FPI Bulletin: Trump, Congress, and a Military in Jeopardy
Less than four weeks remain before funding for the federal government expires. A shutdown would be a catastrophe for our military, but even if funds are extended at prior-year levels on a continuing resolution (CR), the damage will be grave. Military leaders have warned that planes will be grounded and troops will stop training under a CR. This would be a major setback for President Trump, who pledged to rebuild the Armed Forces after deep cuts under his predecessor.
Tomorrow morning, the chiefs of the Army, Navy, Air Force, and Marine Corps will testify before Congress about the damage that would be done by relying on a CR to fund the Armed Forces for the remainder of the fiscal year through September 31. The chiefs previewed their testimony by warning that a CR would force the military “to ground large portions of their aircraft squadrons, halt most training exercises, stop paying bonuses, freeze hiring of new military personnel and hold off on modernizing numerous new weapons.”
None of these impacts should be surprising. In a range of hearings over the past three months, military leaders have spoken candidly about the effect of a CR on various capabilities. In anticipation of tomorrow’s hearing, the House Armed Services Committee has compiled the clearest dangers. The Navy will have to ground four of its nine carrier air wings for the remainder of the year, while delaying or cancelling critical repairs on 14 ships. From July forward, Marine Corps units in the U.S. will cease all flight operations. Army brigades scheduled for deployment to Korea and Europe will stop all meaningful training as of July 15. Already short of pilots and mechanics, the Air Force will not be able to add the 2,000 new Airmen authorized by the most recent National Defense Authorization Act.
Now that a single party holds the White House as well as majorities in both houses of Congress, there is no excuse for failure to provide regular appropriations. Regrettably, it has become customary to begin each fiscal year with a temporary CR; not since 1997 has Congress passed a full set of appropriations bill before October 1. Yet in that time, there has never been a full-year CR when the same party controlled both the executive and the legislature.
For the past four years, the major roadblock to budget agreements was President Obama’s insistence that every additional dollar for the military be matched by an additional dollar of non-defense spending. Obama himself consistently asserted that funding for the Armed Forces was tens of billions of dollars less than it should be, yet he preferred to let the military face persistent shortfalls rather than compromise his dollar-for-dollar rule. Likewise, Republican majorities on the Hill preferred to let the military pay the price rather than fund additional domestic programs.
In principle, the Republicans had a stronger case than Obama. According to the Constitution, the federal government has a unique responsibility to provide for the common defense. Republicans pledged to repair this damage once they controlled the White House. Yet now, there is a risk of additional harm to the Armed Forces despite Republicans’ victory in the 2016 elections.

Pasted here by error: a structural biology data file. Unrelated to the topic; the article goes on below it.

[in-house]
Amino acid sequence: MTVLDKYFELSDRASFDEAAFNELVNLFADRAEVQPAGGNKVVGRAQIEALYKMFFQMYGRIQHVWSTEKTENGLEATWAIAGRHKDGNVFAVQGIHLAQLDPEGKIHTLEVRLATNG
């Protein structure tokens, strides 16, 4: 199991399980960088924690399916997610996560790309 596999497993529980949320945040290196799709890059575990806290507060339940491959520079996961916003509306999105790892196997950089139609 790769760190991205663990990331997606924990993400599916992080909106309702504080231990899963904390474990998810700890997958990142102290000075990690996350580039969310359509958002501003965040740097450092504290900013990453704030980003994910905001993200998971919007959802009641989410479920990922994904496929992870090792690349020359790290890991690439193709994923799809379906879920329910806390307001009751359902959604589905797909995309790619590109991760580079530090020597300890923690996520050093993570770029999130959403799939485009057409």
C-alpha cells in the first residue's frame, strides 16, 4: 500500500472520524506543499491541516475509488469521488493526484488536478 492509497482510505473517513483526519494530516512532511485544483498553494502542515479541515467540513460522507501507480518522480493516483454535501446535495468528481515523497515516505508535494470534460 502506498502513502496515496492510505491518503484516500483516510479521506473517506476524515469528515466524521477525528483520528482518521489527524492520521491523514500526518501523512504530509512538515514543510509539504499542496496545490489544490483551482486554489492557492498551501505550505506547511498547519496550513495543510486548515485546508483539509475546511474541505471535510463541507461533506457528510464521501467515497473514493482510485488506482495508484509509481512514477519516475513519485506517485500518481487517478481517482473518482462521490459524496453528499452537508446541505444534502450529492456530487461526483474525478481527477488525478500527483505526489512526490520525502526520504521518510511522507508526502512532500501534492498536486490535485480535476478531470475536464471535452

Recognizing that the Armed Forces need immediate relief, the White House requested last month an additional $30 billion in defense funding for the remainder of 2017, in order to address “critical budget shortfalls in personnel, training, maintenance, equipment, munitions, modernization, and infrastructure investment.” However, this supplemental request will be dead on arrival if Congress falls back on a CR rather than passing an appropriations bill for the rest of the year.
A defense appropriations bill for 2017 has already passed the House by a margin of 371-48. The bill also has bipartisan support in the Senate, yet its fate depends on negotiating an agreement to fund the rest of the government, as well. In some respects, the political dynamics now resemble those of the late Obama years. There is a broad and deep consensus that the military needs extensive relief from the austerity of the past five years. However, partisan tensions on the domestic front may derail efforts to relieve the military.
The difference between this year and the previous ones is that Republicans cannot blame a Democrat in the White House. Of course, holding both houses of Congress doesn’t mean that Republicans can have their way on every issue. Some combination of threat and compromise will be necessary to prevent a Democratic filibuster in the Senate.
Furthermore, the White House cannot afford to outsource responsibility for avoiding a CR. Congress expects the president to lead assertively on the issues that he identifies as national priorities. In the absence of presidential leadership, paralysis will set in. In the end, there is simply no excuse for a year-long CR when a single party holds both the White House and congressional majorities.
Last week, Lieutenant General Jerry Harris Jr. of the U.S. Air Force made a trenchant observation about defense spending in a hearing before the Senate Armed Services Committee. “A continuing resolution,” he said, would be able to do something to the Air Force that “our adversaries haven’t been able to, and that’s going to be to ground us.” If our pilots can’t get off the ground, only Washington will be responsible.
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